As microRNA biology has been implicated in everything from the development of cancer to virus infections, a new tool developed by scientists at the Icahn School of Medicine at Mount Sinai holds tremendous potential to develop new therapies that involve these small regulatory fragments of RNA. The scientists' findings are detailed in a study, titled "MicroRNA Function is Limited to Cytokine Control in the Acute Response to Virus Infection," published in the December issue of Cell Host & Microbe. While the article focuses on microRNA function as it pertains to virus infection, the development and characterization of this new tool has implications that far exceed the field of microbiology.
"Apart from their roles in causing medical maladies, viruses have long been used as tools to reveal unappreciated aspects of biology, providing us with insights into the many unknowns of how our cells function," said Benjamin tenOever, PhD, Fishberg Professor of Microbiology at the Icahn School of Medicine at Mount Sinai and corresponding author of the study. "We developed a tool based on a poxvirus gene that allows us to manipulate microRNA populations in any tissue or cell type we desire."
With the capacity to fine-tune protein expression, microRNAs, also called miRNAs, help regulate cell maintenance and differentiation. This regulatory pathway is known to often malfunction in the development of cancer and its role in the response to virus infection has remained largely unknown and difficult to study. To determine the global role of miRNAs in both cell biology and the response to virus infection, the team at Mount Sinai, led by Dr. tenOever and PhD candidate Lauren C. Aguado, designed and generated a synthetic vector that rapidly eliminates total cellular miRNA populations in any cell or tissue to which it was administered.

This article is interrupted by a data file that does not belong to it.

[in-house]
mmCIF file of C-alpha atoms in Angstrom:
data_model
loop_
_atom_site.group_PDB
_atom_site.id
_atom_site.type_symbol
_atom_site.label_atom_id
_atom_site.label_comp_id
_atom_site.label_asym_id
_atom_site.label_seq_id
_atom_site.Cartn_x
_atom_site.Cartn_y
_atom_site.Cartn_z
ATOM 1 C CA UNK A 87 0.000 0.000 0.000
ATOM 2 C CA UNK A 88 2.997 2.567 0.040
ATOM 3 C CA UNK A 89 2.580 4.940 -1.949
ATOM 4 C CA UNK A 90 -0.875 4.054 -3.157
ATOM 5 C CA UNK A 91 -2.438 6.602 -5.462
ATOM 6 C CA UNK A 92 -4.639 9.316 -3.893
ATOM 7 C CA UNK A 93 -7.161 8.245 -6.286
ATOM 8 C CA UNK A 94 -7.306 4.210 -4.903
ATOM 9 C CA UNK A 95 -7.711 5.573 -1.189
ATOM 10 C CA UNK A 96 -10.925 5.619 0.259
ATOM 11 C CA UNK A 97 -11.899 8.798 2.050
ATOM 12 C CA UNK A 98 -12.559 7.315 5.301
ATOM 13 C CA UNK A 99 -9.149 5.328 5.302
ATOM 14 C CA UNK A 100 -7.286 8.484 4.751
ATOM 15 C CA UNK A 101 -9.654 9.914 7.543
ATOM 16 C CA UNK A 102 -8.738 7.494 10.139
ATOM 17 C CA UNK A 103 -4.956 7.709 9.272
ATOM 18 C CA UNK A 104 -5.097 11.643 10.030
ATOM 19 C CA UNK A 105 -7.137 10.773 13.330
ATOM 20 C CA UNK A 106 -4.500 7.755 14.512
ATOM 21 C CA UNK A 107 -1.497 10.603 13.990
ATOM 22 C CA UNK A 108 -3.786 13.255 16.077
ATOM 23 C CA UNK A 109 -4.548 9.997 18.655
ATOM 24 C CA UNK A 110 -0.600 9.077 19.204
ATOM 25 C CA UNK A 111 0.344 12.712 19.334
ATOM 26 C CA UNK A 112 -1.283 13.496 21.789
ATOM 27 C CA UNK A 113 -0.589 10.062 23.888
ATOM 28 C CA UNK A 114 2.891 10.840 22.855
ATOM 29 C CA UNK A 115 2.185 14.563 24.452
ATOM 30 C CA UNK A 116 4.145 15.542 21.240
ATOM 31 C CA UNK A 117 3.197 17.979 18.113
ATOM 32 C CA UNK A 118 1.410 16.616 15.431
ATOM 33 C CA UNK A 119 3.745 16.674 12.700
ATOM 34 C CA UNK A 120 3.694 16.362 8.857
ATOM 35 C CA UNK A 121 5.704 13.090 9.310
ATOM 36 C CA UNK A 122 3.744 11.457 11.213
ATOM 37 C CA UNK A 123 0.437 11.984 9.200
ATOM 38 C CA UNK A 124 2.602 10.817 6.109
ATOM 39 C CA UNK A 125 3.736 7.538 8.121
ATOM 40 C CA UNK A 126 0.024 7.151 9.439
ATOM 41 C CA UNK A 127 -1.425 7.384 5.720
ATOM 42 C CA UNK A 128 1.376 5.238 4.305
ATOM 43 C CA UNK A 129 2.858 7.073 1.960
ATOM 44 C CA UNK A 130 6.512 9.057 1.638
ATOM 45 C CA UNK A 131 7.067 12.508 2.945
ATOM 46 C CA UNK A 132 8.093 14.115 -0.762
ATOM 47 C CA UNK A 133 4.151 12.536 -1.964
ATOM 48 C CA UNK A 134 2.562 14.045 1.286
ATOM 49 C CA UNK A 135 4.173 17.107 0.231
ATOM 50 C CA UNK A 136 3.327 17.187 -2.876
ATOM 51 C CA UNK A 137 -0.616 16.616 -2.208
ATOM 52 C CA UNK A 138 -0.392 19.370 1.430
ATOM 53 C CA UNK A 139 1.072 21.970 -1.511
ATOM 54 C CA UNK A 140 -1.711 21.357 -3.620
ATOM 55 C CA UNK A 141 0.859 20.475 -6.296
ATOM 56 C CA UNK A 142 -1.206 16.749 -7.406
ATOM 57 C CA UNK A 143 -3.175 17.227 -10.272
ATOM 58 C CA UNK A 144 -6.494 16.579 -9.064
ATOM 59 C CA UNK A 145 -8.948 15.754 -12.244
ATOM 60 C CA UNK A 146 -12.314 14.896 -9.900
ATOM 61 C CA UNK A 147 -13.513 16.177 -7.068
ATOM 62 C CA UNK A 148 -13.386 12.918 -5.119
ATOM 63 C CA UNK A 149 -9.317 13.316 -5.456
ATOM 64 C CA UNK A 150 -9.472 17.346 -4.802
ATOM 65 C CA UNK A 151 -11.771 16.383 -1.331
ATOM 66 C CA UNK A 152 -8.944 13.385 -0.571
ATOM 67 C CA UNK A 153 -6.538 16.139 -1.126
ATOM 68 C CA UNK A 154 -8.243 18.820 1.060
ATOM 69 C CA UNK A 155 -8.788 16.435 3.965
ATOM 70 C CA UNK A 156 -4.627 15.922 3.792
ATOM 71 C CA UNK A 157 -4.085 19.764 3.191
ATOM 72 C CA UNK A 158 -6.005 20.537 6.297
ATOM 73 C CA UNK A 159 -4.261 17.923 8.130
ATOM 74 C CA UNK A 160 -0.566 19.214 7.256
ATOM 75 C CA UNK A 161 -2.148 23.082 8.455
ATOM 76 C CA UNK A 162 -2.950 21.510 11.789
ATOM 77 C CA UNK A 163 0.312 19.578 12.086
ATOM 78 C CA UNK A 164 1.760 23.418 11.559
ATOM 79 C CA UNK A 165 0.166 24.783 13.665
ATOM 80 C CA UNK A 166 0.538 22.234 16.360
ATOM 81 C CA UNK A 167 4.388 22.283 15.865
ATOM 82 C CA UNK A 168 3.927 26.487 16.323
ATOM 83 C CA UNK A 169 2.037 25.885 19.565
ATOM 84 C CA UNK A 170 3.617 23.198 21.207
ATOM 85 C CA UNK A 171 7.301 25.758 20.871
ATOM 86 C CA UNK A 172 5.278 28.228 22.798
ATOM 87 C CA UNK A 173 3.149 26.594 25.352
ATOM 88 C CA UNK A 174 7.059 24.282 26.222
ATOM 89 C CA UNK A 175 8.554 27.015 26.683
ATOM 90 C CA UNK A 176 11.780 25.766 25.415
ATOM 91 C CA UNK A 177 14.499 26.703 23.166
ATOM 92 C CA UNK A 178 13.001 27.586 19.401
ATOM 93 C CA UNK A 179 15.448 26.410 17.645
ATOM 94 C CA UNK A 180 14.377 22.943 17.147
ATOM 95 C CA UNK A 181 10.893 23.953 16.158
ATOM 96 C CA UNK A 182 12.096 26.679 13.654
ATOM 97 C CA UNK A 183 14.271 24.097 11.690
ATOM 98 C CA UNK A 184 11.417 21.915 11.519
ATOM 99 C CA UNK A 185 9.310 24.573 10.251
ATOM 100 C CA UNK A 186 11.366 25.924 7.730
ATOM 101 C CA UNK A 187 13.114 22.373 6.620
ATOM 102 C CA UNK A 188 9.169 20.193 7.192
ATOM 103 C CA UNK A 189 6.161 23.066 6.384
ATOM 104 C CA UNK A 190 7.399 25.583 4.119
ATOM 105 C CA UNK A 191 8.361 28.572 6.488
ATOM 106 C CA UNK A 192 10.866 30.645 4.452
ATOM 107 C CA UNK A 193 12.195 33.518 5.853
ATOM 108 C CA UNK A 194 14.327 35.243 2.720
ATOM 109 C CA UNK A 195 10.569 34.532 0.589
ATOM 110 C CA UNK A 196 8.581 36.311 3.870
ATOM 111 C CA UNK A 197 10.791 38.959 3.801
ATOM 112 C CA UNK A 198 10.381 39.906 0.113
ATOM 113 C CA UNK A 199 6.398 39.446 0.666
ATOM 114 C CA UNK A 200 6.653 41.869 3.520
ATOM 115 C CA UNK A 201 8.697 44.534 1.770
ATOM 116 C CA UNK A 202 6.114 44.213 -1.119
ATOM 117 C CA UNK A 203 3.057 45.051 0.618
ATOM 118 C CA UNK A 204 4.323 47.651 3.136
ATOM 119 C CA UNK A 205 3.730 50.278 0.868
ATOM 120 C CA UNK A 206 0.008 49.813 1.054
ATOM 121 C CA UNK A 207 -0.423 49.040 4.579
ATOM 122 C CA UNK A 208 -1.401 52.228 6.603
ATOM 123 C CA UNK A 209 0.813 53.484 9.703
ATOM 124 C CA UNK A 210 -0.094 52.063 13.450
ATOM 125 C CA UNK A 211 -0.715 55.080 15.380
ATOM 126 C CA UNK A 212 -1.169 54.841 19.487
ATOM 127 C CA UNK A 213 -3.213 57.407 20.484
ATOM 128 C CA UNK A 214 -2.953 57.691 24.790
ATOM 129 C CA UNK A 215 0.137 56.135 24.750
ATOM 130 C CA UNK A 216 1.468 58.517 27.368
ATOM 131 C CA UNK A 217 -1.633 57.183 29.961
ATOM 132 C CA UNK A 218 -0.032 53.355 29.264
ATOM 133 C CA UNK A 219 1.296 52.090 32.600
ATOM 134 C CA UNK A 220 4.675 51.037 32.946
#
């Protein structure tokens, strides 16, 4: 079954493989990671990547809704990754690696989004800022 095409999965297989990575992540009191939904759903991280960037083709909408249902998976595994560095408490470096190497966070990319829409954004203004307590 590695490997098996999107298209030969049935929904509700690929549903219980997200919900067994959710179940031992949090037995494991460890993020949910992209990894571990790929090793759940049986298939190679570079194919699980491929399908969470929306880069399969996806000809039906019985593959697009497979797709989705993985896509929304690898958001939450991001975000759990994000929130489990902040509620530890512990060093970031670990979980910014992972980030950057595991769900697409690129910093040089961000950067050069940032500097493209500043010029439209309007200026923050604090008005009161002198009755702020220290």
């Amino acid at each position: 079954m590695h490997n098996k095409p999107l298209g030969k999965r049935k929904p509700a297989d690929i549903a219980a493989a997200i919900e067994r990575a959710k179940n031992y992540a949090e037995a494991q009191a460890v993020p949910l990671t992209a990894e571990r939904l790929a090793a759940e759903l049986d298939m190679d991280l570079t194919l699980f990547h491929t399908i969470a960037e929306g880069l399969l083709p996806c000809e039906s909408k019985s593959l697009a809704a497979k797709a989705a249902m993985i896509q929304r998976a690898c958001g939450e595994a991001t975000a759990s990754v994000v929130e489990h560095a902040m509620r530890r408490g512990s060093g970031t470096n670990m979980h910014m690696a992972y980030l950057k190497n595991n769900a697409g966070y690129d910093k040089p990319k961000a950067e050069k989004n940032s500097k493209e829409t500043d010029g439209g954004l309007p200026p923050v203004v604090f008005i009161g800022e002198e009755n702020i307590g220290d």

While loss of miRNAs had a negligible impact on the cell's immediate reaction to virus or the short term biology of the cell, sustained depletion was found to have dramatic results on gene expression that was coupled to a burst of cytokines -- protein messengers that alert the immune system of a problem. In all, this work concludes that miRNA function is limited to modulating the biology of the cell over long periods of time. Having a tool that can now manipulate these responses provides us with an unprecedented platform to reprogram healthy cells or treat diseases such as cancer where these pathways have malfunctioned.
Materials provided by The Mount Sinai Hospital / Mount Sinai School of Medicine. Note: Content may be edited for style and length.
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